Eryn Wise, a 26-year-old member of the Jicarilla Apache and Laguna tribes, has been living at the Sacred Stone Camp in North Dakota since August. Alongside thousands of others, she's been praying to stop the $3.8 billion Dakota Access Pipeline; a 1,200-mile pipe that was supposed to enter the Missouri River at Lake Oahe, where it would tear through the Standing Rock Sioux Tribe's sacred grounds and threaten their water supply.
This week, the prayers of those at Standing Rock were answered. In a statement on Sunday, the US Army Corps of Engineers announced that it would be denying the easement needed to complete the job. It's a huge win for indigenous people, but one that's come with a steep cost.
From August to December, Wise watched the camp turn from a peaceful place of prayer to a virtual war zone. In effort to push the unarmed masses off the land, law enforcement turned to violence, thrusting water grenades and rubber bullets into crowds of unarmed demonstrators. When we spoke on the phone, three days before the announcement, Wise's voice was raspy from a cold — the product of a blizzard that had torn through the camp in the days before.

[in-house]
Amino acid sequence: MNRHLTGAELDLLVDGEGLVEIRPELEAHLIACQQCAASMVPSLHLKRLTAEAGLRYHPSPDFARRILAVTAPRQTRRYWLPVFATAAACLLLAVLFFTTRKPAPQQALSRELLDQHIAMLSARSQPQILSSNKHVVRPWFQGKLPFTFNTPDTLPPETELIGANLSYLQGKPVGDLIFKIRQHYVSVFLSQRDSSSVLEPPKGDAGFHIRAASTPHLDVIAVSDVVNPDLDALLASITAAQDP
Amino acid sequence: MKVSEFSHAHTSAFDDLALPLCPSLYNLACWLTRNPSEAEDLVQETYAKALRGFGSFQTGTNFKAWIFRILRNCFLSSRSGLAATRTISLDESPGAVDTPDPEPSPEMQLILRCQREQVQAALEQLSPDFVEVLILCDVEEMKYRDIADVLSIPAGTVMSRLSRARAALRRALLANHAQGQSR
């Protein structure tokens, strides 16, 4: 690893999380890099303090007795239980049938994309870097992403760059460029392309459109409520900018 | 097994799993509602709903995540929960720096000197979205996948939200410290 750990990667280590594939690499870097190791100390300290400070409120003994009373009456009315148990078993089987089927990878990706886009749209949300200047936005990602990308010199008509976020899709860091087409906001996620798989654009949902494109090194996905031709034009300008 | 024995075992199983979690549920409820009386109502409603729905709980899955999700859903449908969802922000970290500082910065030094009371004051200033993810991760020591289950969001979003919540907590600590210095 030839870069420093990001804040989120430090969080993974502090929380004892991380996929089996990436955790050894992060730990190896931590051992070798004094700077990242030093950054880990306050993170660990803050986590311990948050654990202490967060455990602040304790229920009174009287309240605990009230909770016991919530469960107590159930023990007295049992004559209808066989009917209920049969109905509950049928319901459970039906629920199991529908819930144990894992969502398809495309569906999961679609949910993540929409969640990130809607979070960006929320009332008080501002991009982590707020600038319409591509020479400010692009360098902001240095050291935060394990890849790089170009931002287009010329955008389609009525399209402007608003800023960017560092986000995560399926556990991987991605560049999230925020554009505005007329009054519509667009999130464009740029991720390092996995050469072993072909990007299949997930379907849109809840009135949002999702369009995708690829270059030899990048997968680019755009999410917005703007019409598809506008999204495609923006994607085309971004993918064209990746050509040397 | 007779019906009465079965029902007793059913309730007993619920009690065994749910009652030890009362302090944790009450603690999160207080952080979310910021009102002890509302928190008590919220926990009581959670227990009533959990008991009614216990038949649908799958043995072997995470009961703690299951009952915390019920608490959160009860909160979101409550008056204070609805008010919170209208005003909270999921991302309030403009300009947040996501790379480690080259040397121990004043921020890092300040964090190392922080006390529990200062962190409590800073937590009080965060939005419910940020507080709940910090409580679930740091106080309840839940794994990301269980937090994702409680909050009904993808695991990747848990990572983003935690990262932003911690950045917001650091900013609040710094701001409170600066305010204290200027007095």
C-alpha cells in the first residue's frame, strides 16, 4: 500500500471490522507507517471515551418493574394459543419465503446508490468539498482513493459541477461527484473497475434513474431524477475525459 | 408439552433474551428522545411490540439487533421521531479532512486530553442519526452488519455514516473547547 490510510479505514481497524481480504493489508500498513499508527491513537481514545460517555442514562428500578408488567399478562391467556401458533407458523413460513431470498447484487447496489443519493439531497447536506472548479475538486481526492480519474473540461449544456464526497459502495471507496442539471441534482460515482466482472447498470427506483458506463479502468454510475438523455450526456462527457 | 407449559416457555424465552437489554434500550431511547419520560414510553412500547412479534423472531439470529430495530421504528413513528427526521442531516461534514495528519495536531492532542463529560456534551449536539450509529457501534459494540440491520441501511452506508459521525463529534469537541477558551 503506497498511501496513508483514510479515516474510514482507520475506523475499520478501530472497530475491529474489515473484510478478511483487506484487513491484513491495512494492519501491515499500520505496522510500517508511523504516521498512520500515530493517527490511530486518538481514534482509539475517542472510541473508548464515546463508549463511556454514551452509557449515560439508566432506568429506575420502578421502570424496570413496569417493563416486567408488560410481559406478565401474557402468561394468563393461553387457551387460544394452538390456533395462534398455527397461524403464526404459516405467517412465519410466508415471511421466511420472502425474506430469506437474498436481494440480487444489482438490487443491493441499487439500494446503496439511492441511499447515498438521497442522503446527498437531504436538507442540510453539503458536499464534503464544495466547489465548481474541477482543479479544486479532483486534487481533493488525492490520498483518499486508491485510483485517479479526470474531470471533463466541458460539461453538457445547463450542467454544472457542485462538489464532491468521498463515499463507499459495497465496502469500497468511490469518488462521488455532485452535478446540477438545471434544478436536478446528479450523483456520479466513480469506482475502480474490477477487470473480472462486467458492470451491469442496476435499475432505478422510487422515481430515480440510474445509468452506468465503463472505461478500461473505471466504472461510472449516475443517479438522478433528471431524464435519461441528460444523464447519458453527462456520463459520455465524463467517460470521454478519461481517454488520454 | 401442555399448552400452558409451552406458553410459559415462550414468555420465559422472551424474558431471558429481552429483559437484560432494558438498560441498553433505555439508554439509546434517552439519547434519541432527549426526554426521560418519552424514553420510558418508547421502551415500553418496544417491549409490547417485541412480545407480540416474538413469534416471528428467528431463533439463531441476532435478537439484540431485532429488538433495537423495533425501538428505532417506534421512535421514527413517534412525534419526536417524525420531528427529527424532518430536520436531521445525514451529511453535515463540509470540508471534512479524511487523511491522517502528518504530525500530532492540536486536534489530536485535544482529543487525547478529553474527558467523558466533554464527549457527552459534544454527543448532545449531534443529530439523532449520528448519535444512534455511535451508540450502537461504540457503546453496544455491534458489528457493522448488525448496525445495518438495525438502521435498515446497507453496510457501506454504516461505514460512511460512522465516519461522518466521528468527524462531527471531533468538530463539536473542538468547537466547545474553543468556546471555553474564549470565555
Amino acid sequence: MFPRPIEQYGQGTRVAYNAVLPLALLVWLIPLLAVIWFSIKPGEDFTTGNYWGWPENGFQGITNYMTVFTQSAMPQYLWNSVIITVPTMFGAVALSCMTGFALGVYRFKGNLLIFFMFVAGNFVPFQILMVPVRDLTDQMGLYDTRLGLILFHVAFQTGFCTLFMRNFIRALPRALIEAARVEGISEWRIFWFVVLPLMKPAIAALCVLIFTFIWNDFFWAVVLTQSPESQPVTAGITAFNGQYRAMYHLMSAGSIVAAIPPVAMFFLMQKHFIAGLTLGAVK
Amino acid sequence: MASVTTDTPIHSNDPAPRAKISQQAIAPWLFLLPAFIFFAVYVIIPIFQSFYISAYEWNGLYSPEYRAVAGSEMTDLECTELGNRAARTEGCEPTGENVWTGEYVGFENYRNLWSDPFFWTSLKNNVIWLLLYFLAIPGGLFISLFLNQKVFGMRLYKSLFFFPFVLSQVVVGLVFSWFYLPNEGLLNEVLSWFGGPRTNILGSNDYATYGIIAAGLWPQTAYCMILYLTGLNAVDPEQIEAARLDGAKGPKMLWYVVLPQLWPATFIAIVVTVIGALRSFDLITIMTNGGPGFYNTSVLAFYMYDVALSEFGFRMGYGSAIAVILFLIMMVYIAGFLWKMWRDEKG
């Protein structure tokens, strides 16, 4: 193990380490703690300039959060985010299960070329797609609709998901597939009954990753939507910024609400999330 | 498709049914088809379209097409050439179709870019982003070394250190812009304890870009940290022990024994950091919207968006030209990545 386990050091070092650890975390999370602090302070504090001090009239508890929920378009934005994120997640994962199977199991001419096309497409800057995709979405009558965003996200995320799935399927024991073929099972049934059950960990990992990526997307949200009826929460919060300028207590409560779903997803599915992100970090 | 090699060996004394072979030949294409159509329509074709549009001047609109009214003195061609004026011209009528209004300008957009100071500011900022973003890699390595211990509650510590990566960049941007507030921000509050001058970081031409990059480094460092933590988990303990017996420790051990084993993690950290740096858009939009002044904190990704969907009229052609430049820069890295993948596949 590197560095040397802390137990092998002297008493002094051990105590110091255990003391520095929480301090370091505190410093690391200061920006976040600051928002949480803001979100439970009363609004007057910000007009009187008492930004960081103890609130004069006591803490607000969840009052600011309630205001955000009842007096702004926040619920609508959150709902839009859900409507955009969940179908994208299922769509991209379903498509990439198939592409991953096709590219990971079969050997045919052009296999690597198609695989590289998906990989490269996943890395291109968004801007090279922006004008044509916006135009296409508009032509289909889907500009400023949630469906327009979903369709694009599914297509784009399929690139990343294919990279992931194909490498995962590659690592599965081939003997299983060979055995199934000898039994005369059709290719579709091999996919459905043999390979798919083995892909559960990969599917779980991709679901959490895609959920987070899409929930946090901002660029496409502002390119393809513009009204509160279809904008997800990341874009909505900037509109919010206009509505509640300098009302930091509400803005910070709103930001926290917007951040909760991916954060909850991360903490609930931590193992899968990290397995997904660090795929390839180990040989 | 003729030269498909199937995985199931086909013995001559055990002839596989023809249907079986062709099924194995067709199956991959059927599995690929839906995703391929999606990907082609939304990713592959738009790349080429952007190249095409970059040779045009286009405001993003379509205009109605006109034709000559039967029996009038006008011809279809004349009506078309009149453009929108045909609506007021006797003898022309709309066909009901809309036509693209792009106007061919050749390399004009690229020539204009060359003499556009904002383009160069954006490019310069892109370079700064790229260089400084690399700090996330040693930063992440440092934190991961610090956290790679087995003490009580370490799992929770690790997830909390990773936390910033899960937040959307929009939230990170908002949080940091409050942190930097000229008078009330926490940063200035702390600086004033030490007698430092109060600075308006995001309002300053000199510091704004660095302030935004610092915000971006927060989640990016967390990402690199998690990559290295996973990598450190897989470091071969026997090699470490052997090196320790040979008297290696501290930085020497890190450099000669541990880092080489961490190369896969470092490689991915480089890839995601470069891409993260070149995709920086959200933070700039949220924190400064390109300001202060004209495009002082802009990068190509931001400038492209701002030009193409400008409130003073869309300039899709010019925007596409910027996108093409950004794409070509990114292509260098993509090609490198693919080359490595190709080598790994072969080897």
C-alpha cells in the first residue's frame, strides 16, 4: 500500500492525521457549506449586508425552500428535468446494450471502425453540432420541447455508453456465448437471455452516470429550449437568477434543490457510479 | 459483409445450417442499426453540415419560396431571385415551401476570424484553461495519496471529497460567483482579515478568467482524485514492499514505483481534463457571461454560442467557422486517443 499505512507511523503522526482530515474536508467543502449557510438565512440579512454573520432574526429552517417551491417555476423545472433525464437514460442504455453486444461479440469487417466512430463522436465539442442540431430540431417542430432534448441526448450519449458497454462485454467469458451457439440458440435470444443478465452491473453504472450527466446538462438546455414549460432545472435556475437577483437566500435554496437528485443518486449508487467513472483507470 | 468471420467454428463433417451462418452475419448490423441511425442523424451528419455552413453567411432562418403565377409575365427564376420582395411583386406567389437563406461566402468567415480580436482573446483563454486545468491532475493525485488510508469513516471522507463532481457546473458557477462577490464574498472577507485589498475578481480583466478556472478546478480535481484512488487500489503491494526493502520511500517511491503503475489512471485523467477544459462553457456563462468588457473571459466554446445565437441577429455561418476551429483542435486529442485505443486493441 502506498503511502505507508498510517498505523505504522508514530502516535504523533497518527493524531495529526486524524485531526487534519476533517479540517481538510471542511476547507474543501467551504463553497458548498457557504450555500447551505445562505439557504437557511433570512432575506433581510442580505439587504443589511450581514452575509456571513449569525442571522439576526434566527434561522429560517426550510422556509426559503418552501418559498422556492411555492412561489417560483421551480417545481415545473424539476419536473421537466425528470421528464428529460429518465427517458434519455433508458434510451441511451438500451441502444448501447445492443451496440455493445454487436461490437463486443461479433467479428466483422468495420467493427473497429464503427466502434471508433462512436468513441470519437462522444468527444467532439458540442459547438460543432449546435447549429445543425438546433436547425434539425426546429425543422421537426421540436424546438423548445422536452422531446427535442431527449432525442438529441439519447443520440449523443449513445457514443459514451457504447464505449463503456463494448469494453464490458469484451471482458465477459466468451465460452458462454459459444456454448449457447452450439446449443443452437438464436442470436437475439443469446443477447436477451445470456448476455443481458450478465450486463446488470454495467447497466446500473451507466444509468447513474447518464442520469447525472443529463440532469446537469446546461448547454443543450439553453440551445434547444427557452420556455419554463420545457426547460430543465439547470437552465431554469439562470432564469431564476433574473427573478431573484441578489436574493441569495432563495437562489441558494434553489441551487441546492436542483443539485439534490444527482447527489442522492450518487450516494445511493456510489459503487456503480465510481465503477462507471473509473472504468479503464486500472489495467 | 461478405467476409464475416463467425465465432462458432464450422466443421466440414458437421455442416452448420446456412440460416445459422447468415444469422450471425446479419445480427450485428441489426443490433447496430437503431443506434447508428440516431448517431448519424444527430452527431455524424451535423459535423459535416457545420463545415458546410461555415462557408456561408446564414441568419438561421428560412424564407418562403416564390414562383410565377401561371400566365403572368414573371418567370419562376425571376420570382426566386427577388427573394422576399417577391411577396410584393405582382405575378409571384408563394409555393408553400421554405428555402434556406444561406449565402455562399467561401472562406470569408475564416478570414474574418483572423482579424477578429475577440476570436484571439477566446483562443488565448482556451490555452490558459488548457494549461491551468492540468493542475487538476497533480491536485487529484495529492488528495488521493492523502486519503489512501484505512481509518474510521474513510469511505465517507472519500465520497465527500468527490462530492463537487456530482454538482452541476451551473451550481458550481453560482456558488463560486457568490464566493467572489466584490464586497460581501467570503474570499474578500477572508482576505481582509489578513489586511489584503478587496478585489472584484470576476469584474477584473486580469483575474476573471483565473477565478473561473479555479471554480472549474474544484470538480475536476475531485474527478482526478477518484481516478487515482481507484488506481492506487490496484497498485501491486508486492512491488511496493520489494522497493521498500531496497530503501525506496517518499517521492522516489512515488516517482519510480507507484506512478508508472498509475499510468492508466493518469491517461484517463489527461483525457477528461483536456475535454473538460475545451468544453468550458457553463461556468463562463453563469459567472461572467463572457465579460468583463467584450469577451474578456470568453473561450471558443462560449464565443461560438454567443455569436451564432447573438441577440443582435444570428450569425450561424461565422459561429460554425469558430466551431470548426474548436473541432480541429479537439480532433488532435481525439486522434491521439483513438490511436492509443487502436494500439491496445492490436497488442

But the defiant leader, who left her job teaching kids in Phoenix, Arizona, to move to North Dakota, wouldn't let that stop her. As communications director for the International Indigenous Youth Council, she's fought tirelessly to amplify the voice of her people — a group history has repeatedly silenced. "We don't ever hear the narrative of indigenous people," she tells me. "We hear people writing our narratives for us."
Not this time. After months of being sprayed with tear gas, pummeled by rubber bullets, and doused in mace, the Native Americans at Standing Rock — hailing from 378 different tribes — sang "Mni wiconi!" ("Water is life") not as a rallying cry this week but as a victory song. In the days leading up to the win, Wise shed light on what it's like to be a Native American youth in the middle of making history, from caring for her little sister's broken wrist to navigating mixed feelings about the involvement of celebrities.
Abby Haglage: You have been at Sacred Stone Camp since August. What has "home" looked like?